Animal Welfare: Students

Featured Topic:
Reaching UP

The Reaching UP program positively impacts animal health, animal welfare and public health in underserved populations by providing high-quality, high-volume (HQHV) spay and neuter and targeted preventive care services in underserved areas. To compliment a surgical team​ of AVMA member veterinarians specifically trained in HQHV spay and neuter, the program involves volunteer veterinary students, veterinarians and technicians for community education and to provide preventive care. Exposure to these unique communities demonstrates how differences in experiences, traditions, values, and socioeconomic conditions can affect a veterinarian’s ability to deliver veterinary care; foster creativity in delivering education and services; and increase appreciation of One Health.

SAVMA members who would like to serve as volunteers should submit the student volunteer application. Veterinary students chosen as volunteers will be involved in pre-surgical assessment, anesthetic monitoring, and recovery processes, as well as community outreach and preventive care. Student volunteers receive food and lodging during the clinic as well as up to $500 toward travel costs.

Student testimonies:

"I loved talking to the owners about their animals and following them through induction, to surgery, vaccines and microchipping, and then discharge. I met so many caring owners and community members, as well as veterinarians and technicians who were willing to foster my learning as part of the experience."
- Emily Hampden-Smith

"As a second-year veterinary student, I valued the opportunity to connect with veterinarians from around the country, having open dialogue about his or her own veterinary path."
- Maria Albino, class of 2019

 "A fantastic team of volunteers, thankful community, and a team desire to help people and their animals really made this program amazing, and I would definitely recommend it to anyone."
- Christopher Clement, class of 2019

Intercollegiate Animal Welfare Judging/Assessment Contest (AWJAC)

The Intercollegiate Animal Welfare Judging/Assessment Contest (AWJAC) aims to provide a unique educational experience while strengthening reasoning and communication skills. The AWJAC teaches students to assess the welfare of animals in a variety of settings using a science-based approach. Students are given the opportunity to weigh evidence and present sound evaluations. This contest ensures that tomorrow's leaders in veterinary medicine and the animal sciences enhance their knowledge of animal welfare and are able to convey information about it effectively. The 17th Annual Intercollegiate Animal Welfare Judging and Assessment Contest will take place November 2017 at Iowa State University in Ames, Iowa. Applications are due Oct. 23 from students interested in participating. We hope you will join us for this unique, interactive event.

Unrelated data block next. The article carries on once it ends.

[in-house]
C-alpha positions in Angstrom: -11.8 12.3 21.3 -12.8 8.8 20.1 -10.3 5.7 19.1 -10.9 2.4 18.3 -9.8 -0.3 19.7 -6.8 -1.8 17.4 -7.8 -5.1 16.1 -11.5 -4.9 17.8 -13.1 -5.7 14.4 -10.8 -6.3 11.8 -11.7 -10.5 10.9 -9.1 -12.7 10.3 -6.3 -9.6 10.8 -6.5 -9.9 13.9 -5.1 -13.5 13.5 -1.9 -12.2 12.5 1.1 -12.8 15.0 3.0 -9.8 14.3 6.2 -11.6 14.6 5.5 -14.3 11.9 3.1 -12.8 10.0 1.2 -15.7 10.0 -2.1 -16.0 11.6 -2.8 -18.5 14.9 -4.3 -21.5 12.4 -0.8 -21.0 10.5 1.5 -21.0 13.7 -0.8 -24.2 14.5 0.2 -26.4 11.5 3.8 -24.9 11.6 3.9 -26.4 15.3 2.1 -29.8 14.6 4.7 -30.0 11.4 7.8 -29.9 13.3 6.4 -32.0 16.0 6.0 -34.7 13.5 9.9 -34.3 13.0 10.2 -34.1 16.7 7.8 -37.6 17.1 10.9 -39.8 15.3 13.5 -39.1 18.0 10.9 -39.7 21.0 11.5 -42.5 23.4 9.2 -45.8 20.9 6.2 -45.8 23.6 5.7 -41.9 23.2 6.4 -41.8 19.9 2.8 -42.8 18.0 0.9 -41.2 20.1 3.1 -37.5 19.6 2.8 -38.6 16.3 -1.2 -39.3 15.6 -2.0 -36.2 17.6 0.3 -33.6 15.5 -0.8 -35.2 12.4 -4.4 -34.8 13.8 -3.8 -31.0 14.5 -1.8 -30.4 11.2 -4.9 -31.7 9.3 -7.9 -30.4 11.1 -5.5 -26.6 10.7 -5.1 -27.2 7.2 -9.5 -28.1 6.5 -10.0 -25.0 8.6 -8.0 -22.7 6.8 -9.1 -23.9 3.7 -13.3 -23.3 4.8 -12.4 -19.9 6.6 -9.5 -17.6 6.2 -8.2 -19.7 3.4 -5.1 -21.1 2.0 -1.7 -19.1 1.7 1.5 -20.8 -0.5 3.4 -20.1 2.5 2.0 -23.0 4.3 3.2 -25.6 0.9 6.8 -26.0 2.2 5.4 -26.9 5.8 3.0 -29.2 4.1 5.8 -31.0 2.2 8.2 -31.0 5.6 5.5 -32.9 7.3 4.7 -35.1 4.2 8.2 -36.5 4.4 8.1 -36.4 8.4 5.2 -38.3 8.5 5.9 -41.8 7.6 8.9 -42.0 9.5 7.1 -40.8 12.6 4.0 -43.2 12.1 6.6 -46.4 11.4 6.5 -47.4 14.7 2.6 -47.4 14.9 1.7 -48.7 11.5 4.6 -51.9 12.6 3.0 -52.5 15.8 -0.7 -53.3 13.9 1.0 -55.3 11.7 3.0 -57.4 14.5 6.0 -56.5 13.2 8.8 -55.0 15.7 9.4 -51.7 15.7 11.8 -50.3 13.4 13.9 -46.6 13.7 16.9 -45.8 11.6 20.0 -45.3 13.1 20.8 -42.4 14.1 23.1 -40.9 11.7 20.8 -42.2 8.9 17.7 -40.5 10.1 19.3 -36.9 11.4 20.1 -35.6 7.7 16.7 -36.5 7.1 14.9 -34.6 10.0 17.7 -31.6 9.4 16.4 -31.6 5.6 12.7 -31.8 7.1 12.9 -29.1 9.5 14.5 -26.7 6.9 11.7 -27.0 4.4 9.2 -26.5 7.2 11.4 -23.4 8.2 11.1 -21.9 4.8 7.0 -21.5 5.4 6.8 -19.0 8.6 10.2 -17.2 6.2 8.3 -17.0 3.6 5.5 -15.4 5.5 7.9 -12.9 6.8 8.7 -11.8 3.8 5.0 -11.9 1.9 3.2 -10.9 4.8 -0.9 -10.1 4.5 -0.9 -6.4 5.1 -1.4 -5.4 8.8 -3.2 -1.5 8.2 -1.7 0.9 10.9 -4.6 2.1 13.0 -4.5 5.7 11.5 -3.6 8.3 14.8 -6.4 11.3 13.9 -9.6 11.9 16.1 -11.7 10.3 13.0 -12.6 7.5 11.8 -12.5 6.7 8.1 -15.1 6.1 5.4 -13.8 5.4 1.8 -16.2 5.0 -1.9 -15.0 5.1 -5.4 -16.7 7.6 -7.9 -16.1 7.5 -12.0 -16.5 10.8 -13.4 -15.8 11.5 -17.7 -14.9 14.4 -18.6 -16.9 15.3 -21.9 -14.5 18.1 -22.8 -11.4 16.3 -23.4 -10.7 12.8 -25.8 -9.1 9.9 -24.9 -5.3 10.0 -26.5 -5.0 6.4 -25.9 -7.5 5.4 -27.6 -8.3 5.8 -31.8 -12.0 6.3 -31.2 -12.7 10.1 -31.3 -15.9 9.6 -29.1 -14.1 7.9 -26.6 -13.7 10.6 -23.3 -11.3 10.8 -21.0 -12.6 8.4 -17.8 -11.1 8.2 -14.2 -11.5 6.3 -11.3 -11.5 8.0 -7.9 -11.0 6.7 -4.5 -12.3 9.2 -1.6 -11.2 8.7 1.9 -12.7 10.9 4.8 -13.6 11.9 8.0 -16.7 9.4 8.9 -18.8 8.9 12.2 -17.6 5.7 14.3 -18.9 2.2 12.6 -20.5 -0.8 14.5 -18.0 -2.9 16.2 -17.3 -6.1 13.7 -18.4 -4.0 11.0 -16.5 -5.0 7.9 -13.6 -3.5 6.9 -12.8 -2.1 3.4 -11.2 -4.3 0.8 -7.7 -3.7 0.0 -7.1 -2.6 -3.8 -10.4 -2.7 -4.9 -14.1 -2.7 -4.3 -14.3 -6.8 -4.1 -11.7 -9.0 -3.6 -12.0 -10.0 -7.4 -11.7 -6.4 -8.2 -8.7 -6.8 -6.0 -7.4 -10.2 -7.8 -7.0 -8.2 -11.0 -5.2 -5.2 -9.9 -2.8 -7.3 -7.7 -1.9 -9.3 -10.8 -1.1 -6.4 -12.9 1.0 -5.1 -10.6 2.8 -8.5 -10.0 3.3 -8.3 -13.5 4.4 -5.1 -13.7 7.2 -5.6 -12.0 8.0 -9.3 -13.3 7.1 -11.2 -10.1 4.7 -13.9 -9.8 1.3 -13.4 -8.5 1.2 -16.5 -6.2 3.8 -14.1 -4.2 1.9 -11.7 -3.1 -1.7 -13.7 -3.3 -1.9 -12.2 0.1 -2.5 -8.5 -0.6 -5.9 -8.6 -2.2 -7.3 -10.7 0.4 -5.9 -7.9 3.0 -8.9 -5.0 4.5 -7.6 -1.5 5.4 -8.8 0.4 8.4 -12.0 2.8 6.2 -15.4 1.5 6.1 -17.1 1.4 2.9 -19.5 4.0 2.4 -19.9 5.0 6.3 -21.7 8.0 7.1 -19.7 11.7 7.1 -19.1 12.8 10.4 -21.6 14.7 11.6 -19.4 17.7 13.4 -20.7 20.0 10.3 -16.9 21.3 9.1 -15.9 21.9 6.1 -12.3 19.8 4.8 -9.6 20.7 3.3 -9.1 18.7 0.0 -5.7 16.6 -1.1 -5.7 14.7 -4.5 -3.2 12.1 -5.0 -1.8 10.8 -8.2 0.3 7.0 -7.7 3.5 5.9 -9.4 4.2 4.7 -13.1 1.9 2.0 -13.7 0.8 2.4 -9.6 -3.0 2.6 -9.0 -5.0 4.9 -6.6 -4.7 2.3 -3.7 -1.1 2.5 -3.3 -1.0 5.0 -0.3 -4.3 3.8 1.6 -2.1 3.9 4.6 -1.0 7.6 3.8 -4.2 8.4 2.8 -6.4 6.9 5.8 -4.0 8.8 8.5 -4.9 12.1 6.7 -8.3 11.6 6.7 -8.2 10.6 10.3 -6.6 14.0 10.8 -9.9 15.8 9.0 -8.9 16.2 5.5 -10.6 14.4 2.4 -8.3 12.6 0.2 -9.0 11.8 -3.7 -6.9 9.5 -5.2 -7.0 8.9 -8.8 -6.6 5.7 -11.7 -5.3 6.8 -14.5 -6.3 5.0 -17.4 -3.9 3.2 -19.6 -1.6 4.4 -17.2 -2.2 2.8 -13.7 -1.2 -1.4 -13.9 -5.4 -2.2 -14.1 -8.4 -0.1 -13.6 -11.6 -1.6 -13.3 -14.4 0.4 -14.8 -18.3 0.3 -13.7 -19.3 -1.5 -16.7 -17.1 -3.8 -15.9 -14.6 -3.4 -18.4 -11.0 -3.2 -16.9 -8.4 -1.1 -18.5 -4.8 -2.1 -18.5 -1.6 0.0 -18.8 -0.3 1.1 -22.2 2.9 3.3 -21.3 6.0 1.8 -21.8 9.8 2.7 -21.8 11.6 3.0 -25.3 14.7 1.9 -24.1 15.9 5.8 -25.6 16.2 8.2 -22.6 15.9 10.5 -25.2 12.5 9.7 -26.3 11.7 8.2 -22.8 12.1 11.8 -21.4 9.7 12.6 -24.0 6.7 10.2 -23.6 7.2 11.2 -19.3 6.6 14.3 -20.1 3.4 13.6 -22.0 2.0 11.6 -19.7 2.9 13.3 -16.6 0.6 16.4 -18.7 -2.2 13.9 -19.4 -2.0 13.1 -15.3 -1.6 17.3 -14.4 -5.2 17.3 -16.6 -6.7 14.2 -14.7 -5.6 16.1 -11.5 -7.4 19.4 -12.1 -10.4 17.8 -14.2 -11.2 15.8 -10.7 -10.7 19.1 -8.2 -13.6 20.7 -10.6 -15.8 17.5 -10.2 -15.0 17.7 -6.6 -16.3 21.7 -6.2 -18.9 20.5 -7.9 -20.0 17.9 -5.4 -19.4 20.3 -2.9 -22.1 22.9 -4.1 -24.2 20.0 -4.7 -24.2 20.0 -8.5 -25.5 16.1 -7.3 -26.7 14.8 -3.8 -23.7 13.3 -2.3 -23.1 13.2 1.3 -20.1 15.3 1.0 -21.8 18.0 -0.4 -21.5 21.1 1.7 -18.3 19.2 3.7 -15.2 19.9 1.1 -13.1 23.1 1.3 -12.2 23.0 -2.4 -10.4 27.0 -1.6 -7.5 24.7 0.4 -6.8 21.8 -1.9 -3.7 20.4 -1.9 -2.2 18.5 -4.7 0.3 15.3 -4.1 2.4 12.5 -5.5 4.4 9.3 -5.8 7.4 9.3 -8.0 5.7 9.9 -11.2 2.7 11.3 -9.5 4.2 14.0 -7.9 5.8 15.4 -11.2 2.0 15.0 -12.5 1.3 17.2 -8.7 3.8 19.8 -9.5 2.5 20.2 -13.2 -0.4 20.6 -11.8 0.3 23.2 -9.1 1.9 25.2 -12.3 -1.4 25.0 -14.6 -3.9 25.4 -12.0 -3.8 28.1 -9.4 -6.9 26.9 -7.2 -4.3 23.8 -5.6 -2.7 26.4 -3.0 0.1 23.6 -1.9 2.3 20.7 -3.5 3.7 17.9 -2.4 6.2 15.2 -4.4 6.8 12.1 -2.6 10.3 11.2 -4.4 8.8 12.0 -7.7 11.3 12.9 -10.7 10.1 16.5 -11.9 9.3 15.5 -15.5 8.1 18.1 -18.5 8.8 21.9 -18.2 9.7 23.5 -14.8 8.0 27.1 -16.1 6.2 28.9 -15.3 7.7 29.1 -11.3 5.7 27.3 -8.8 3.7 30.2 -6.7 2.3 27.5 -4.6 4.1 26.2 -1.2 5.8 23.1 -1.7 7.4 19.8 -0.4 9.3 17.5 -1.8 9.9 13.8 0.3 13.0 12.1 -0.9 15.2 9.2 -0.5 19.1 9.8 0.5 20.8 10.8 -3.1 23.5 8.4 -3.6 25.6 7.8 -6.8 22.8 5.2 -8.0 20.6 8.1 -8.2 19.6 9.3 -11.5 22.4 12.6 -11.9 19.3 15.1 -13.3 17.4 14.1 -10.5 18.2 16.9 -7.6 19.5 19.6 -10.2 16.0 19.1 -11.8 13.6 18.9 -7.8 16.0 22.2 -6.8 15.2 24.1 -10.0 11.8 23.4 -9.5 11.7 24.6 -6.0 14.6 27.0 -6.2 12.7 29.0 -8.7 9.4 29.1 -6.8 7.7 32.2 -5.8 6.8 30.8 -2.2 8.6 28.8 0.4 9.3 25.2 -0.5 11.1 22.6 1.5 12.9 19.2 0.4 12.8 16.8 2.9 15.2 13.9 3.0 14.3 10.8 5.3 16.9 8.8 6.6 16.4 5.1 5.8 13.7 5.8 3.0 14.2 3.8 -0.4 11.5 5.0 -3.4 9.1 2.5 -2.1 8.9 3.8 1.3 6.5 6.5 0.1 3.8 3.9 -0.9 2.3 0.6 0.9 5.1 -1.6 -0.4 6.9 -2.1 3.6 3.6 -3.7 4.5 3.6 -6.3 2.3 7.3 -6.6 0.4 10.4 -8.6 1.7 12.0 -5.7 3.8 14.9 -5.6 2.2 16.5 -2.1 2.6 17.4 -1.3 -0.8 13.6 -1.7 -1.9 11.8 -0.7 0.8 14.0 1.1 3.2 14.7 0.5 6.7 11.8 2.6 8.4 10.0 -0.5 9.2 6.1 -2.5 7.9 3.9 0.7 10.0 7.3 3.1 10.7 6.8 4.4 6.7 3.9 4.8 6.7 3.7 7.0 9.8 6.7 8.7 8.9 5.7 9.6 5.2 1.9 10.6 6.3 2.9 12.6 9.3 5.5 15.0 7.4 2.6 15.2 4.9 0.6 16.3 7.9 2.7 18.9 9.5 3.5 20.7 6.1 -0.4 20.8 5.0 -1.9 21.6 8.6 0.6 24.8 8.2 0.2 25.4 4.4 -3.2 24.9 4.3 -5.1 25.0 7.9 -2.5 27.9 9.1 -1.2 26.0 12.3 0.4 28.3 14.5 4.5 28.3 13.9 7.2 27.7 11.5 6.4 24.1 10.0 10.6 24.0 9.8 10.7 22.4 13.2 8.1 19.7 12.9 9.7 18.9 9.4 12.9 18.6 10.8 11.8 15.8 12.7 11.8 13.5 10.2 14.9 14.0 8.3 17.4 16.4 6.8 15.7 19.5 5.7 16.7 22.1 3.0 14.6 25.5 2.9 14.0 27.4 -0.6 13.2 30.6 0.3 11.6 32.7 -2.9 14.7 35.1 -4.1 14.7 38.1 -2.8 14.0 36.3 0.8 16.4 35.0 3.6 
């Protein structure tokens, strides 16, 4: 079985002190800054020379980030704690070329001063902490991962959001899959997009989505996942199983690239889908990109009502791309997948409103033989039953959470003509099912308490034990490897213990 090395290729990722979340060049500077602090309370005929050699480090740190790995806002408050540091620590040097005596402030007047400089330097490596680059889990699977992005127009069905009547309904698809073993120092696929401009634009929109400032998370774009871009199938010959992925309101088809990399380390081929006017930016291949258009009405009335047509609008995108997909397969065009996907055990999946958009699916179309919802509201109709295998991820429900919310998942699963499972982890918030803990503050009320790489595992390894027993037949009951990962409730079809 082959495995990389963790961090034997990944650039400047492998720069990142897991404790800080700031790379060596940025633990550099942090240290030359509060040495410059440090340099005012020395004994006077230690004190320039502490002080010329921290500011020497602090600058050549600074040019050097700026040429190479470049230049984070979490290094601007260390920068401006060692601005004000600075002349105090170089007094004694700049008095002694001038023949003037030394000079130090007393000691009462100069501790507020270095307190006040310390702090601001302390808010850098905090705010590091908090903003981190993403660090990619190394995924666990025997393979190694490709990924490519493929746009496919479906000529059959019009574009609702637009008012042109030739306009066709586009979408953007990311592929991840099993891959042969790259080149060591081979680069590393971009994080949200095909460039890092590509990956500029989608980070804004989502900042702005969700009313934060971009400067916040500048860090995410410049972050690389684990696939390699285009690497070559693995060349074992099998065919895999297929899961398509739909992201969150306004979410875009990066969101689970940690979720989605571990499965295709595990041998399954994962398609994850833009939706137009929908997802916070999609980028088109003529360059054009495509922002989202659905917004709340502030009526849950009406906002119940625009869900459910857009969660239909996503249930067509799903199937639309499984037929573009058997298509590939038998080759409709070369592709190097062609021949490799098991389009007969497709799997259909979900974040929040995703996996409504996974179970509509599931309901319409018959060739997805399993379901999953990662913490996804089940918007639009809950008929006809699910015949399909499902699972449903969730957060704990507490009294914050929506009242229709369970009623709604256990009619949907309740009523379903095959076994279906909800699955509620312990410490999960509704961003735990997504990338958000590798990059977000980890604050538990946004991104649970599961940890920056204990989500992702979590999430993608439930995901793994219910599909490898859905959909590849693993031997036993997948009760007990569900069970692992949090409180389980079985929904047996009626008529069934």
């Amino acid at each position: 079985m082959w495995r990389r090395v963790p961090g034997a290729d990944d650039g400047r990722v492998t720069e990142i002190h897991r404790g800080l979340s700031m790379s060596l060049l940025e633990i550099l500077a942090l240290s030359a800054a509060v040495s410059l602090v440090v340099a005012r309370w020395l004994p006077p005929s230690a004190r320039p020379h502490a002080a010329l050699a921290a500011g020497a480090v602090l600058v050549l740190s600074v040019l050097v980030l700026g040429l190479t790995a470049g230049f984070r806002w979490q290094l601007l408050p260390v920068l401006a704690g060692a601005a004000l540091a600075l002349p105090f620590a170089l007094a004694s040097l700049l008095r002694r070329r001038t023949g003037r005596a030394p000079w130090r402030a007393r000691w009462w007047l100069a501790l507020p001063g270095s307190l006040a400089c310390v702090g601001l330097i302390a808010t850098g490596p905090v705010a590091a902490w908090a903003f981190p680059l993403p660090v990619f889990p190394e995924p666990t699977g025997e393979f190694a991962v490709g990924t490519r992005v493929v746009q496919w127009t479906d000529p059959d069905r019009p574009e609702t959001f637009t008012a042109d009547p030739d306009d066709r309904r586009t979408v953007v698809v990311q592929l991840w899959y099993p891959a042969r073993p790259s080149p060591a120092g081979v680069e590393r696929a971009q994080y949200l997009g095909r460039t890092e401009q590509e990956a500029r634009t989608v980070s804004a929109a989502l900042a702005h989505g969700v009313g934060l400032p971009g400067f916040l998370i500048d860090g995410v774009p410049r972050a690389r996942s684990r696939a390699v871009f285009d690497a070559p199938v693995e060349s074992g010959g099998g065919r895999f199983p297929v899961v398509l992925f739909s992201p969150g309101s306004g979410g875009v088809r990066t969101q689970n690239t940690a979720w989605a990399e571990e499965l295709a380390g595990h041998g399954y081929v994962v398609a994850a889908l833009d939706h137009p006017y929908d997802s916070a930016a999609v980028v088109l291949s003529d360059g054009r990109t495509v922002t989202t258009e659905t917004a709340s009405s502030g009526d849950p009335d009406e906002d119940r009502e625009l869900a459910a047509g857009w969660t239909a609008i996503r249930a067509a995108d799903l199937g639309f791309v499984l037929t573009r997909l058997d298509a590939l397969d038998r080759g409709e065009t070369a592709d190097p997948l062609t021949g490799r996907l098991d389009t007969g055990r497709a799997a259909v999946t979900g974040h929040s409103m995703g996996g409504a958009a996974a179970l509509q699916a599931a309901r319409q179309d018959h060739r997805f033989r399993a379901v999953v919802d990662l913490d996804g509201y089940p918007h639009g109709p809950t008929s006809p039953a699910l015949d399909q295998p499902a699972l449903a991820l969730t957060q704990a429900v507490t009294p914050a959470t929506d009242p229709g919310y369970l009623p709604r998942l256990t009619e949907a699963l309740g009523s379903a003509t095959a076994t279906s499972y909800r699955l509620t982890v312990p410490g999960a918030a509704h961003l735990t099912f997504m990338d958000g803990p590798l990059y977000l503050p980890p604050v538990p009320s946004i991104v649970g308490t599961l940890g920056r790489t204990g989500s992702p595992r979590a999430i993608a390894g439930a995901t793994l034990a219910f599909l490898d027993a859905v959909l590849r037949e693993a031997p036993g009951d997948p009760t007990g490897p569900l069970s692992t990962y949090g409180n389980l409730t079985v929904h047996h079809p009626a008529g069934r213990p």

A limited number of AVMA member veterinarians also have the opportunity to take part in the AWJAC. Five seats have been set aside at this year’s competition for AVMA members to participate, and each member selected will be awarded $1,000 toward travel costs thanks to funding from Merck. The application period for veterinarians to attend has closed.

Special thanks to Premier Partner Merck for providing funding and other resources in support of AWJAC.

Join SAVMA (Student AVMA)

Veterinary students are eligible to join the Student AVMA if they are enrolled in a full-time program of study leading directly to a professional veterinary degree, granted by a school or college of veterinary medicine.

Student Externships

If you have a special interest in animal well-being and/or the human-animal bond, then you may enjoy being an extern in the Animal Welfare Division (AWD) of the AVMA. The AWD assists the AVMA in meeting its strategic goal to be “a leading advocate for, and an authoritative, science-based resource on animal welfare.

Educational Opportunities

Literature Reviews

AVMA literature reviews are science-based, peer-reviewed literature summaries of select topics relevant to animal health and welfare. AVMA literature reviews are not AVMA policy, and generally do not draw conclusions; they simply report what we know from the literature or other verifiable data about a given topic.


The AVMA's Animal Welfare Conversation on LinkedIn